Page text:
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Brasher plane project may cost $75,000, organizers say

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BRASHER FALLS - Three Brasher men who hope to land a Vietnam-era plane display across from the town’s municipal building anticipate it will cost them about $75,000 for the project, which would include the purchase and relocation of the plane.

“Our goal is $75,000. We feel the figure we’re looking at is what we’re going to have to have. I know it seems like a lot of money. We don’t really know yet what we’re going to come across,” said James Kelly, who along with Gene Cummings and David MacMillan hopes to sit an A-4 Skyhawk on the banks of the St. Regis River as a tribute to area veterans.

They plan to work with Munson “Sid” Snedeker, another Brasher Falls native and 1954 graduate of Massena High School who spent a career in the U.S. Marine Corps before retiring as a lieutenant colonel in October 1981.

Mr. Snedeker and his wife, Ginger, own and operate G&S Warbirds, which can help individuals or groups locate planes and help find someone to ferry them to another location.

“We’re moving forward on our project. We’ve covered a lot of ground the last month. We’ve seen a lot of people and had a lot of advice. We’ve talked about funding and our budget,” Mr. Kelly told Brasher Town Board members this week.

He, Mr. Cummings and Mr. MacMillan had approached the board in August with their plans for the “Bringing the A-4 Home” project and asked for their approval to move forward with the endeavor. They received approval this week from board members who said they supported the endeavor.

“I think it’s a fantastic project. I see no problem with it,” Supervisor M. James Dawson said, pledging financial support for the project if the town began receiving casino gaming compact funds again.

“If, with a capital I, casino funds come through again, I’m hoping we can offer financial assistance,” he said.

He said he believed the location would be ideal for a display like that.

“I like that idea. I think it will make a great tourist attraction,” Mr. Dawson said.

Mr. Kelly said they have talked to local military organizations, including Amvets Post 4, American Legion Post 79 and VFW Post 1143 in Massena about supporting the project. They plan to meet with the American Legion in Winthrop on Monday, he said.

“We’re hoping to work with them because we’d like to be sponsored by a military organization. We’re hoping the legion in Winthrop,” he said.

In addition to talking with the military organizations, Mr. Kelly said they have also lined up financial advisors with Pinto Mucenski Hooper VanHouse and Co. PC in Potsdam and legal advisors with Pease and Gustafson in Massena.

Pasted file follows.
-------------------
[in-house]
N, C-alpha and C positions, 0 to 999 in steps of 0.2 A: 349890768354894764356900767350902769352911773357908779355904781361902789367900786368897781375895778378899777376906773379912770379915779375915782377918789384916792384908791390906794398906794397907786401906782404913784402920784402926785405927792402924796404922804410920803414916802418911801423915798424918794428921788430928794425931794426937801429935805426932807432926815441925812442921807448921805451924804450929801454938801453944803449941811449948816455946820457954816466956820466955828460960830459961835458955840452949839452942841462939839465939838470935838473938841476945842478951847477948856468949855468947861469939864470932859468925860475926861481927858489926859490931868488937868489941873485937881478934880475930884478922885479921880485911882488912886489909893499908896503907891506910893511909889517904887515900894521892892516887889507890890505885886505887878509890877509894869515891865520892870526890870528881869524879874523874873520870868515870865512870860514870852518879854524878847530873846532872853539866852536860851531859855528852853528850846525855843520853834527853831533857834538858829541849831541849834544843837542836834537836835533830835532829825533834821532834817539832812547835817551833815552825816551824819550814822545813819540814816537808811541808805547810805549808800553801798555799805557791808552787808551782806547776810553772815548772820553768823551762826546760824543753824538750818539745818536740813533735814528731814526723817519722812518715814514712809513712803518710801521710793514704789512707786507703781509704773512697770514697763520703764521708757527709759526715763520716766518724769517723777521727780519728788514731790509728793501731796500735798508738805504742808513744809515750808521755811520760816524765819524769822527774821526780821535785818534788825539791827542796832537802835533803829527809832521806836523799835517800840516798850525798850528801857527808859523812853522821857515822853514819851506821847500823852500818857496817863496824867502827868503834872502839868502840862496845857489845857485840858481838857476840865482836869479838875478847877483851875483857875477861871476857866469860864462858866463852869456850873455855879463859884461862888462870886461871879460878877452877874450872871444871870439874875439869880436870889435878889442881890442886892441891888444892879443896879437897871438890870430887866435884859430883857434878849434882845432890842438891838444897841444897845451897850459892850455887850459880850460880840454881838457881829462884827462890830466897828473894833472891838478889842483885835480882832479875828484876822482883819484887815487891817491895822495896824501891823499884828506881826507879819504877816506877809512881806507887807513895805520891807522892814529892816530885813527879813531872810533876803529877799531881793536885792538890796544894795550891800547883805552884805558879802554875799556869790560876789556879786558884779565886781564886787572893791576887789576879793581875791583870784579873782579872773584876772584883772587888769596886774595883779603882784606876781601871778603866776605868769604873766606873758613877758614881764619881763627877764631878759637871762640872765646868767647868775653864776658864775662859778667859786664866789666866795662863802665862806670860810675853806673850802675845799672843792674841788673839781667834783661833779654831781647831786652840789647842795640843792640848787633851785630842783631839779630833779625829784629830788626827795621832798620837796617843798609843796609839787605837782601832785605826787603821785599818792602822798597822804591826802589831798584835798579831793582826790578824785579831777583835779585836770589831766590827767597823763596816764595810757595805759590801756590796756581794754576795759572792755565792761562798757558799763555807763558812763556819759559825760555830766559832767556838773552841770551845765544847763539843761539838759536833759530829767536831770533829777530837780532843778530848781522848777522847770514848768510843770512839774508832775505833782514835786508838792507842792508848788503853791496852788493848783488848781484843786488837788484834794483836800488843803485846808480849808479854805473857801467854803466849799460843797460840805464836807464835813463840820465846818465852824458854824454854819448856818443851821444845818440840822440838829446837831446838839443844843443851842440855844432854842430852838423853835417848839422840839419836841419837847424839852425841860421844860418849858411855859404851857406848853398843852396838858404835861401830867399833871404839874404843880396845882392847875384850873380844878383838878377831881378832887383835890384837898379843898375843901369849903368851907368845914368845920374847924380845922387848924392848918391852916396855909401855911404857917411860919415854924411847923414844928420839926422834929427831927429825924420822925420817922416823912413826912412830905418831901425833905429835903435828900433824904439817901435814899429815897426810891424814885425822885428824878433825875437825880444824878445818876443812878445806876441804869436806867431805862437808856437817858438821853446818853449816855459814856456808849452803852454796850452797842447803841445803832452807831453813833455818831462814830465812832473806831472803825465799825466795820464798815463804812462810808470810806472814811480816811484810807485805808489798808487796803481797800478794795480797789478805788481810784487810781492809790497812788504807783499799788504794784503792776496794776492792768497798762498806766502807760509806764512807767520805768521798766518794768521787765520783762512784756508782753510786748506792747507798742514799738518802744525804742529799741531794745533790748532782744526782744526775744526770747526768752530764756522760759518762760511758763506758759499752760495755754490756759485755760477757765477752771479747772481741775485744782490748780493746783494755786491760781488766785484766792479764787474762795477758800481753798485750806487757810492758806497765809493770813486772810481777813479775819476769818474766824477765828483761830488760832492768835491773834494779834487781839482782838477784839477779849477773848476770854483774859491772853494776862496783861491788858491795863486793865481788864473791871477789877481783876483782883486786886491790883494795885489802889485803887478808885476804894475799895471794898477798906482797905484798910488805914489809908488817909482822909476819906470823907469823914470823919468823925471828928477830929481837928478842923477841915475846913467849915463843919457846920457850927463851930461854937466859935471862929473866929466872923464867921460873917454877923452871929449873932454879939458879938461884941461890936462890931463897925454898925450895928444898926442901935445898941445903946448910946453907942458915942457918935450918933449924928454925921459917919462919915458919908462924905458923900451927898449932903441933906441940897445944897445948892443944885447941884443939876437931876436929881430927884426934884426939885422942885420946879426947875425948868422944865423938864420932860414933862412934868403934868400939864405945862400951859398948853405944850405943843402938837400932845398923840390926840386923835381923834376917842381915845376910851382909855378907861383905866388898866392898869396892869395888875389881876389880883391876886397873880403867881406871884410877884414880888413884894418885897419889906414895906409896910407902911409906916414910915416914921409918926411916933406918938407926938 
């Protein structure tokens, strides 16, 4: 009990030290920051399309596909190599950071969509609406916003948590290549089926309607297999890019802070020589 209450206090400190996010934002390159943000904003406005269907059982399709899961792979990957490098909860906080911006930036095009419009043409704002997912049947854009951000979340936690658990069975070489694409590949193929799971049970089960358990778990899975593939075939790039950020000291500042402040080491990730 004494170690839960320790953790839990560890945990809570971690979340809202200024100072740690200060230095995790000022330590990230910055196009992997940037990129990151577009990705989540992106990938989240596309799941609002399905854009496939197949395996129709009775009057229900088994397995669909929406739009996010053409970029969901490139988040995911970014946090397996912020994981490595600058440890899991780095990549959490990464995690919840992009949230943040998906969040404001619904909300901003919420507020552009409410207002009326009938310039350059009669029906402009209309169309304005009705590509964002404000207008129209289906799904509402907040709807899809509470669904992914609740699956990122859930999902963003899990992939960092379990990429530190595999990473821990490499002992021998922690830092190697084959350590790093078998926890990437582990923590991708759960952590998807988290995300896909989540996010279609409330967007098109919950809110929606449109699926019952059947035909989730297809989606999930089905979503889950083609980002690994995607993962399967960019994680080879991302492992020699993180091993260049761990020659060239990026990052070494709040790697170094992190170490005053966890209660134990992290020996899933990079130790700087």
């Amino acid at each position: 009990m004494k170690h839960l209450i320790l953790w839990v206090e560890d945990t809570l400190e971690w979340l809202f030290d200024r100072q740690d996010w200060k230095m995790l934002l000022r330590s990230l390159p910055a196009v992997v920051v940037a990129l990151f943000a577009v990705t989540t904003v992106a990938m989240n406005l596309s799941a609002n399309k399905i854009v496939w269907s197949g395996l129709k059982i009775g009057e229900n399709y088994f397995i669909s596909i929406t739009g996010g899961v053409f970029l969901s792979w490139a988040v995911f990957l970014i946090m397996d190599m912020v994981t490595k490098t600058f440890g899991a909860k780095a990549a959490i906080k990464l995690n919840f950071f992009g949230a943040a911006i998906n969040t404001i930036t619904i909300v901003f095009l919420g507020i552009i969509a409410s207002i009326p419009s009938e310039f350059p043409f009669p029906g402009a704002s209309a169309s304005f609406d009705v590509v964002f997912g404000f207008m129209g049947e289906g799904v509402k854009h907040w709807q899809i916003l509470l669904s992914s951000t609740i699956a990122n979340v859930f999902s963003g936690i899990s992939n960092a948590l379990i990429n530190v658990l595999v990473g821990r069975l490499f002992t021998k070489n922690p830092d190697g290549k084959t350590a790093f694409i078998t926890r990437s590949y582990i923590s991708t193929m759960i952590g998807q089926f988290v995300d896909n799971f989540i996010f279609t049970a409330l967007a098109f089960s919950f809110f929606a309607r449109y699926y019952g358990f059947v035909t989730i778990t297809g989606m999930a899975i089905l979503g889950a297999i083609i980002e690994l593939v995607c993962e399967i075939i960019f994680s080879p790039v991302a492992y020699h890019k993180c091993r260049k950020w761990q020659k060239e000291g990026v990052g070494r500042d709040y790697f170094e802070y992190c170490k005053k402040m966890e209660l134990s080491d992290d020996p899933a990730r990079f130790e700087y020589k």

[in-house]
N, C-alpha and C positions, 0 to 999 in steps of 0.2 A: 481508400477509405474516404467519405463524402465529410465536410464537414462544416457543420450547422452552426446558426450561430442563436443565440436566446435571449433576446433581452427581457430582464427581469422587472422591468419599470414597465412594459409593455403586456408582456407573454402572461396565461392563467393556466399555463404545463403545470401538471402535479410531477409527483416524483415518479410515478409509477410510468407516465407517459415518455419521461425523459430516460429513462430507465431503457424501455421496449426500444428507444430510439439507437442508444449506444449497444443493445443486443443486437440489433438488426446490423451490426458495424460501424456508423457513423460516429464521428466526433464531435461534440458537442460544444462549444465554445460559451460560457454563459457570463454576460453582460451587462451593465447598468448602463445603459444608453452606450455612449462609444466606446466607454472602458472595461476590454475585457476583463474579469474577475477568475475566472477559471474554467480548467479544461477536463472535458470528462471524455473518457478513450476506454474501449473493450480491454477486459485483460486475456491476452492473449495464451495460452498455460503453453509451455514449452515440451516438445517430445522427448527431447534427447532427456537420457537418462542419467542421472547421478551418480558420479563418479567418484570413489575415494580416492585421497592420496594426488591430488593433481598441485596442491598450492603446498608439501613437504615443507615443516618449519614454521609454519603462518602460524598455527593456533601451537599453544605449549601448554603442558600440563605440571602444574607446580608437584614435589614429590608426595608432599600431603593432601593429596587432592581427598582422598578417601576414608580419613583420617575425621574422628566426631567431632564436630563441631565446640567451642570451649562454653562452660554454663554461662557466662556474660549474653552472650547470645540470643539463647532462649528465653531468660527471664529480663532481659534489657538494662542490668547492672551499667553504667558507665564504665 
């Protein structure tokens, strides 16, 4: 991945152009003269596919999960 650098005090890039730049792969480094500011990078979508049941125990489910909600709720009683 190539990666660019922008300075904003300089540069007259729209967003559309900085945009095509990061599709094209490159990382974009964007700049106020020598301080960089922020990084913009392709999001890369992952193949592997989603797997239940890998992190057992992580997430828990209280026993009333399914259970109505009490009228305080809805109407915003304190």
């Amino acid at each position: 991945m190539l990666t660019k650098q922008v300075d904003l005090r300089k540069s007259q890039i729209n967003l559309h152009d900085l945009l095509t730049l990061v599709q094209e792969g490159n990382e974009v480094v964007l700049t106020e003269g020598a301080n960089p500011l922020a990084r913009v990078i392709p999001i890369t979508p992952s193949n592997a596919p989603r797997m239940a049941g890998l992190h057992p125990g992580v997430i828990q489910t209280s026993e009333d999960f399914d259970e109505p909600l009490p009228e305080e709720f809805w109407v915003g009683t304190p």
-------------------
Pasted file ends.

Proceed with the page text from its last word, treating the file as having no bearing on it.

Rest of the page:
They’ve also talked with Allen Fukes, president of the Tri-Town Chamber of Commerce.

“We’re going to need their help in a big way if we can get your approval to start the drive,” Mr. Kelly said.

He said they’ve also discussed the project with other supervisors in the Tri-Town region.

“We emphasized this is a Tri-Town project,” he said.

Mr. Kelly said he would also like to get engineering students from Clarkson to assist with issues such as ensuring they have the proper pedestal for the weight and dimensions of the craft.

“They’re interested in helping us,” he said.

The project will hinge on obtaining the necessary funding, and Mr. Kelly said they already have $5,000 in an account with Pease and Gustafson.

“We won’t buy the plane until we know we’ve got the funding,” he said.

If they can become sponsored by a military organization, he said they have a “good chance” of allowing personal contributions to be tax deductible.

“If we can’t be sponsored by a military organization and get the deduction we can still go with them or work with the chamber of commerce,” he said.

They plan to obtain an A-4 Skyhawk, which was a carrier-capable ground-attack aircraft developed for the U.S. Navy and U.S. Marine Corps. It was capable of delivering nuclear weapons using a low altitude bombing system and played a key role in the Vietnam War.

They chose that plane because of its smaller size, the men said.

The plane would be dismantled at its point of origin, shipped in a truck and then readied by the men for display in the town. It would have no engine and weighs between 6,000 and 10,000 pounds. They would need an area large enough to cover its overall length of 36 feet.

Mr. MacMillan said he already has a contractor lined up to set the pedestal at no cost to the men.

“It’s top quality concrete,” he said. “He was willing to do it no matter what the cost.”

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